Thrombophilia - A Common Source of Multiple Miscarriages

These Blood Clotting Disorders Are Associated with Pregnancy Loss

Pregnant Asian woman having prenatal checkup
LWA/Larry Williams/Blend Images/Getty Images

Thrombophilia is an increased tendency to form internal blood clots because of a genetic or immune system abnormality. Certain thrombophilias are related to serious pregnancy complications including miscarriage and stillbirth, although the overall risk of these outcomes is small even in women who have thrombophilias.

What Is Thrombophilia?

About 1 in 5 Americans has a thrombophilia, a health condition where the body makes extra blood clots in the blood vessels.

The clots might occur in veins or arteries, posing a risk to the person's health. A person can have a thrombophilia-related disorder with no outward symptoms.

Thrombophilia is associated with miscarriage and later pregnancy loss, because women with these disorders may form small blood clots that cause problems with the placenta or the umbilical cord.

Although women with thrombophilias are at greater risk of pregnancy loss, it's important to note that the overall risk is still small.  Thrombophilias are usually treated in pregnancy with blood thinners. These are sometimes combined with low-dose aspirin.

What Causes Thrombophilias?

Thrombophilias occur when the body makes too much or too little of certain proteins that help make clots. Some thrombophilas are genetic, meaning you inherit them from a parent. Others are acquired, meaning you develop them over the course of your life.

Blood Clots and Pregnancy

The main thrombophilias that cause pregnancy complications are:

  • Antiphospholipid syndrome - an acquired thrombophilia that is a common cause of recurrent miscarriages. This autoimmune disorder is also known as antiphospholipid antibody syndrome or APS, and is similar to lupus.
  • Factor V Leiden - the most common hereditary thrombophilia. Women with this mutation are two to three times more likely to have multiple miscarriages or a second- or third-trimester pregnancy loss.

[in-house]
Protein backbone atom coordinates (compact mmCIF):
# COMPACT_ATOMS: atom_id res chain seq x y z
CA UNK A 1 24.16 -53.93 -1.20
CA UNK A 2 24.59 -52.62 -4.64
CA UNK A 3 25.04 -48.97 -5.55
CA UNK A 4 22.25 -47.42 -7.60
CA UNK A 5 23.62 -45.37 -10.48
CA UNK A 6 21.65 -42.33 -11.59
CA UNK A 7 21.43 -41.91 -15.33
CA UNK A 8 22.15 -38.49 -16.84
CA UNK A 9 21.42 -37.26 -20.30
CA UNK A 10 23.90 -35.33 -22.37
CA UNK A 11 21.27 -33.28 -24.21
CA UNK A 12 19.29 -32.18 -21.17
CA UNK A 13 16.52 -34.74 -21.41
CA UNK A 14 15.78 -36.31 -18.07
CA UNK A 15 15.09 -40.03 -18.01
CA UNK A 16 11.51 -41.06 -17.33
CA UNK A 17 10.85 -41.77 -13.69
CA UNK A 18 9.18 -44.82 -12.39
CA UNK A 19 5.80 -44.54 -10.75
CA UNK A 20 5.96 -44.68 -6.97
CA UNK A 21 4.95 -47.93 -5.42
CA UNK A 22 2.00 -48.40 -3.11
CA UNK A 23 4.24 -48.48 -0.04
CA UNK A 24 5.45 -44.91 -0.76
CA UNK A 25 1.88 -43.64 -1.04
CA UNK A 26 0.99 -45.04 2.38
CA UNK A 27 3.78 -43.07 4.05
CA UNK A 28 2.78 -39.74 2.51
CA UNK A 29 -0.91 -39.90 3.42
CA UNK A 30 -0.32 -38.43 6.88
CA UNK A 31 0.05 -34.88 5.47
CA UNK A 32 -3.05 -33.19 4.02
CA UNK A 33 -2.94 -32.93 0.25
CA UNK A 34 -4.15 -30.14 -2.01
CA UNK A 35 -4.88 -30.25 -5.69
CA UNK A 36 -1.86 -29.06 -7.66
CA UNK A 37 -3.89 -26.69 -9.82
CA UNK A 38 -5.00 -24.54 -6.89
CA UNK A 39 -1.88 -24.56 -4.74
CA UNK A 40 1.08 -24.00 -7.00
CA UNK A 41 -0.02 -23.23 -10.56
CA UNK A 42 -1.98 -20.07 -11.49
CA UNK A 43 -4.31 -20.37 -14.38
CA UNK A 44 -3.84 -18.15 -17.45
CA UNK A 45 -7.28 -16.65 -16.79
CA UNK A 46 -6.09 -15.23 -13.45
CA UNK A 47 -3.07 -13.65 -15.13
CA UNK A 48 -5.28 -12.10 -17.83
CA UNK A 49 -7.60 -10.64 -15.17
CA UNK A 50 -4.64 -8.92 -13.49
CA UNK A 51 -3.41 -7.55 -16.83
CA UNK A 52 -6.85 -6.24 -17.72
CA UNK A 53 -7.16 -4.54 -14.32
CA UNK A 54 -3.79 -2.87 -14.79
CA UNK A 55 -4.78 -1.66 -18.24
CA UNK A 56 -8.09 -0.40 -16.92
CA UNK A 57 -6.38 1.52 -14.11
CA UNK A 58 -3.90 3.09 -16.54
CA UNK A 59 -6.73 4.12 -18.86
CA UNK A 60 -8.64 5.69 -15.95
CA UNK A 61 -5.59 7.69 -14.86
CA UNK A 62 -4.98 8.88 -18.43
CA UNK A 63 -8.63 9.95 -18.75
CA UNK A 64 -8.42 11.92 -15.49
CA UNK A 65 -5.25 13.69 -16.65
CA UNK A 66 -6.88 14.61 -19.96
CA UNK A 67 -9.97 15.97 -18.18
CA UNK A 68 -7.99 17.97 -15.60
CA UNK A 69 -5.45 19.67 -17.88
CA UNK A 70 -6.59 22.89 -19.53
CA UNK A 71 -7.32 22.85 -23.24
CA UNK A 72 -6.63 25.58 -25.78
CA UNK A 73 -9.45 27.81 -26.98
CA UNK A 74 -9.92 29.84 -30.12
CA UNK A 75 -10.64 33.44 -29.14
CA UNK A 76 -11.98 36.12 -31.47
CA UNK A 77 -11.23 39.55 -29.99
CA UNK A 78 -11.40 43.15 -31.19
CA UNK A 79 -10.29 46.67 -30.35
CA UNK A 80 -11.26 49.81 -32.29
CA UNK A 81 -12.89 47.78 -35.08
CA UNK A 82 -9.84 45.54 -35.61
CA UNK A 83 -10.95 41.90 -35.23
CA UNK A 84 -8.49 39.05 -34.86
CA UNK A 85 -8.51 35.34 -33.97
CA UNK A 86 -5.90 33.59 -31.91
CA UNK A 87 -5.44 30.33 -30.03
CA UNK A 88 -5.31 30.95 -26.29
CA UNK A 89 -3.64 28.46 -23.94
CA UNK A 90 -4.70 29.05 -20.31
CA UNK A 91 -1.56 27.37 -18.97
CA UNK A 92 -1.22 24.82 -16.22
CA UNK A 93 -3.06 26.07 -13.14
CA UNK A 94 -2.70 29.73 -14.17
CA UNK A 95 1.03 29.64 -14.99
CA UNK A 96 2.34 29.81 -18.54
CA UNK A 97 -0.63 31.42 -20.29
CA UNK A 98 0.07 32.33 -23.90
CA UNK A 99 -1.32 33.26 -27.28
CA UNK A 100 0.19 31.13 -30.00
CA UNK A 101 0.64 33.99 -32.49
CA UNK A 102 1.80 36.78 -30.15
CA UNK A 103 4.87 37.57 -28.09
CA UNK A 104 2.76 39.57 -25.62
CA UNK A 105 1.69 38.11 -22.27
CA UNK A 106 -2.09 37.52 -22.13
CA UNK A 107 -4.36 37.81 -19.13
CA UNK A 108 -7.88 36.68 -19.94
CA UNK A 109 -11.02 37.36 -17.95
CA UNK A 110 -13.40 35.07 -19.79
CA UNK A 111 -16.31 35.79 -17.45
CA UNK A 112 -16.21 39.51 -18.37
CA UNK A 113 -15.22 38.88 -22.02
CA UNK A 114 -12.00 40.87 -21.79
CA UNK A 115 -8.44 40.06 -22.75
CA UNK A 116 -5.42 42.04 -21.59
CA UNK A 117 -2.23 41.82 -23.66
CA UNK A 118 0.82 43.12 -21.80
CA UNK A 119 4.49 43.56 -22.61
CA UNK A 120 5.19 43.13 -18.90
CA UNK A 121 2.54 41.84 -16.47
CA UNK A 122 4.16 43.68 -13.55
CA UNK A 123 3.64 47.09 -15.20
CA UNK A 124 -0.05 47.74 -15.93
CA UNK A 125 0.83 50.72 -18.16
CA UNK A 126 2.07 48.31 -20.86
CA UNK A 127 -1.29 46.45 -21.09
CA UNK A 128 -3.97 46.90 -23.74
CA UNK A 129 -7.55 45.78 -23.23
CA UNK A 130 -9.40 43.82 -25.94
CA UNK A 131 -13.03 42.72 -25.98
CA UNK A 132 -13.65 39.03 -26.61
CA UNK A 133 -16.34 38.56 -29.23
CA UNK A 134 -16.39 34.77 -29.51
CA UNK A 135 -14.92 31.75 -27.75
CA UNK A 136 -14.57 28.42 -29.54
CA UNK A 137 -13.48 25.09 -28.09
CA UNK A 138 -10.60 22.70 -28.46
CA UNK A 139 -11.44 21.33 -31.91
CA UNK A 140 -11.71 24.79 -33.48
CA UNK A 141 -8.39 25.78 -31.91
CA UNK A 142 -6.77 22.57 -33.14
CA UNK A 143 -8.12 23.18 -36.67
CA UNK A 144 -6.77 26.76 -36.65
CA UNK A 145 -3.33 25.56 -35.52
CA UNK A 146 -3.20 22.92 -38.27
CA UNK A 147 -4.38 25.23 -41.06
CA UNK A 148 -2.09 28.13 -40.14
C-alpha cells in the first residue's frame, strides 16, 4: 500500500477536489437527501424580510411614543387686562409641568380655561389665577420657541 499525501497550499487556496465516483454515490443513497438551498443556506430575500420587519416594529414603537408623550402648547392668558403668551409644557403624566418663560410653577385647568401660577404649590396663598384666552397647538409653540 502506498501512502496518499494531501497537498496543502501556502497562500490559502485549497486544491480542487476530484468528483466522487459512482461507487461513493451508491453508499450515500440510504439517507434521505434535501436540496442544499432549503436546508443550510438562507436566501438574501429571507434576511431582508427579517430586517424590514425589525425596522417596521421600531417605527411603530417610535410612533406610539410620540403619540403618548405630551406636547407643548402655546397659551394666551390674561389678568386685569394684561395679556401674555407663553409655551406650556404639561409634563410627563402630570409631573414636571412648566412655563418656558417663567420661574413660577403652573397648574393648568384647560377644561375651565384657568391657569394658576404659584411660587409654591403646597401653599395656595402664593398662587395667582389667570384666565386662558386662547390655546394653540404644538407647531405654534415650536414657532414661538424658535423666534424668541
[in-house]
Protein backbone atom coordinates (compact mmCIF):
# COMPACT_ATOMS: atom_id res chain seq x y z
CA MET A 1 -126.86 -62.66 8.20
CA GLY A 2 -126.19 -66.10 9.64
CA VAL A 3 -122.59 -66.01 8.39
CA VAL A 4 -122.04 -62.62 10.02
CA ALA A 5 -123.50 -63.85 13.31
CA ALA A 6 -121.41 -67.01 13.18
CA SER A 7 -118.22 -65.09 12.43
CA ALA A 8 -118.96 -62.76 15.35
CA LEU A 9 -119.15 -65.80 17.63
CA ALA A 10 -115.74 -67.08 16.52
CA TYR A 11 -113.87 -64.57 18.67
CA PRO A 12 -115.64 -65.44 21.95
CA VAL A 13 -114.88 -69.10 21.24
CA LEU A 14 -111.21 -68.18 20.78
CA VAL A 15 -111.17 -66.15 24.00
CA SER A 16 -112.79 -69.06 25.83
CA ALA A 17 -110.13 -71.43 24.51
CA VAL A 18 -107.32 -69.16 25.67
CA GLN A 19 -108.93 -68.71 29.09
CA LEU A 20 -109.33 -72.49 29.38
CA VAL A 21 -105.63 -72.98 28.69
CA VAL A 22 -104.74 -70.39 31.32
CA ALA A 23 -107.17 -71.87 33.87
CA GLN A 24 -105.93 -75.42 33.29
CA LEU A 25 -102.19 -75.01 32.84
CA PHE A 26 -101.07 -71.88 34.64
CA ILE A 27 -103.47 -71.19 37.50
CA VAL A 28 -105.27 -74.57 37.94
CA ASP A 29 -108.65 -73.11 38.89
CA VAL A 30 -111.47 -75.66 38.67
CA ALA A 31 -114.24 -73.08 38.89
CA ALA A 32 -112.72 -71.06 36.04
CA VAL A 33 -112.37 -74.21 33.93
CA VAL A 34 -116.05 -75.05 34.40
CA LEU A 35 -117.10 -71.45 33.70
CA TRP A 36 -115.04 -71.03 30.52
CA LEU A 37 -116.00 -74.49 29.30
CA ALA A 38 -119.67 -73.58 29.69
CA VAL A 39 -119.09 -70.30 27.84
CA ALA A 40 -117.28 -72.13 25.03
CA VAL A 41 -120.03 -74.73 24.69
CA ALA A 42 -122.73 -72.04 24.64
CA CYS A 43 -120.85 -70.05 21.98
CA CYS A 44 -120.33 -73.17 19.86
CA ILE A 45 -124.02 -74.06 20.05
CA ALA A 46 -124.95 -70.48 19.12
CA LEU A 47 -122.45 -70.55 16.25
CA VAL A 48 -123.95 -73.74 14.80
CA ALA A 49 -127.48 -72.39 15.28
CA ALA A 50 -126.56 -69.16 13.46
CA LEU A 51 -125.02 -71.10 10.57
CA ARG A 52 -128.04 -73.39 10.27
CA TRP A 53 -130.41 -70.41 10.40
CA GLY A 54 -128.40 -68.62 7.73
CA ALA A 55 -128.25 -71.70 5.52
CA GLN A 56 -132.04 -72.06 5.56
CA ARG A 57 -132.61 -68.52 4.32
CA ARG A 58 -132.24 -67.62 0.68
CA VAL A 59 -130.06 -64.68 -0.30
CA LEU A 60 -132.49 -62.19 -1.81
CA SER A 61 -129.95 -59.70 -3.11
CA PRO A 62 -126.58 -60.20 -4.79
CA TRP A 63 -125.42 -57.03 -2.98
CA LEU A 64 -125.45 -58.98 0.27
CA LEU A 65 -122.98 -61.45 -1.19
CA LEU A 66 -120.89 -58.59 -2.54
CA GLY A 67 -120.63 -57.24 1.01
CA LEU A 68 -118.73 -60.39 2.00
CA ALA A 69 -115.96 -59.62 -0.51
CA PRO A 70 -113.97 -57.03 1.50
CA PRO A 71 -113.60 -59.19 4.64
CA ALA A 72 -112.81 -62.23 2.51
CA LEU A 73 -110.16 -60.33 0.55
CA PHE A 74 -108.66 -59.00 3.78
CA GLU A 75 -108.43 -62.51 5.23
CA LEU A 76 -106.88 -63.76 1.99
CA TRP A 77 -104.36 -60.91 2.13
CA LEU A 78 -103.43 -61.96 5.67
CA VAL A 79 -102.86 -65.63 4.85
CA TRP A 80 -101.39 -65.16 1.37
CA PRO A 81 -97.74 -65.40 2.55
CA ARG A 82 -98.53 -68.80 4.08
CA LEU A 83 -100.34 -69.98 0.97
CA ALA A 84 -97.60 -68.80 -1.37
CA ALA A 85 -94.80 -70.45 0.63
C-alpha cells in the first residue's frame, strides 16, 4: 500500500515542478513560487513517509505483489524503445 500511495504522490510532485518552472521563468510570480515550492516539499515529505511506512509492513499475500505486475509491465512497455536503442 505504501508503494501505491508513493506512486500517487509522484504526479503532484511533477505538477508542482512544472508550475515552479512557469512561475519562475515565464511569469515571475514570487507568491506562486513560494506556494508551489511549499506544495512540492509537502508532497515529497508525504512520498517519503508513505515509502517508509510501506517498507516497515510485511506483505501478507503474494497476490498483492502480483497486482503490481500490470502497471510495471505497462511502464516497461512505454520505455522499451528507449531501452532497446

Antiphospholipid syndrome is diagnosed in about 10 to 15 percent of women who have recurrent miscarriages. According to the March of Dimes, antiphospholipid syndrome can cause several problems in pregnancy:

    Testing and Treatment for APS

    If you have recurrent miscarriages, it could be caused by a thrombophilia such as APS. Your doctor may test you for APS. This condition can be diagnosed with blood tests that look for the presence of anti-phospholipid autoantibodies (aPL).

    Many people have aPL but not all of them will develop dangerous blood clots or will have miscarriages or other pregnancy complications.

    However, if you have had recurrent miscarriages and your tests show you have aPL, you may be diagnosed with APS and treated with medications during your pregnancy to prevent blood clots.

    The standard treatment for APS in pregnancy is a combination of a blood thinner called heparin and low-dose aspirin. This therapy is safe for you and your developing baby and can help you have a healthy pregnancy.

    Your doctor may also want you to come in for more than the usual number of prenatal appointments so he or she can keep a closer eye on your developing baby's health. Doctors usually use ultrasounds and fetal heart rate monitoring in pregnancies with thrombophilias.


    Thrombophillias. March of Dimes. January 2014.

    Syndrome. American College of Rheumatology. May 2015.

    V Leiden thrombophilia. Genetics Home Reference. Lister Hill National Center for Biomedical Communications. U.S. National Library of Medicine.

    Prima, F.A.F., Valenti, O., Hyseni, E., et al. (2011). Antiphospholipid Syndrome during pregnancy: the state of the art. Journal of Prenatal Medicine.

    Continue Reading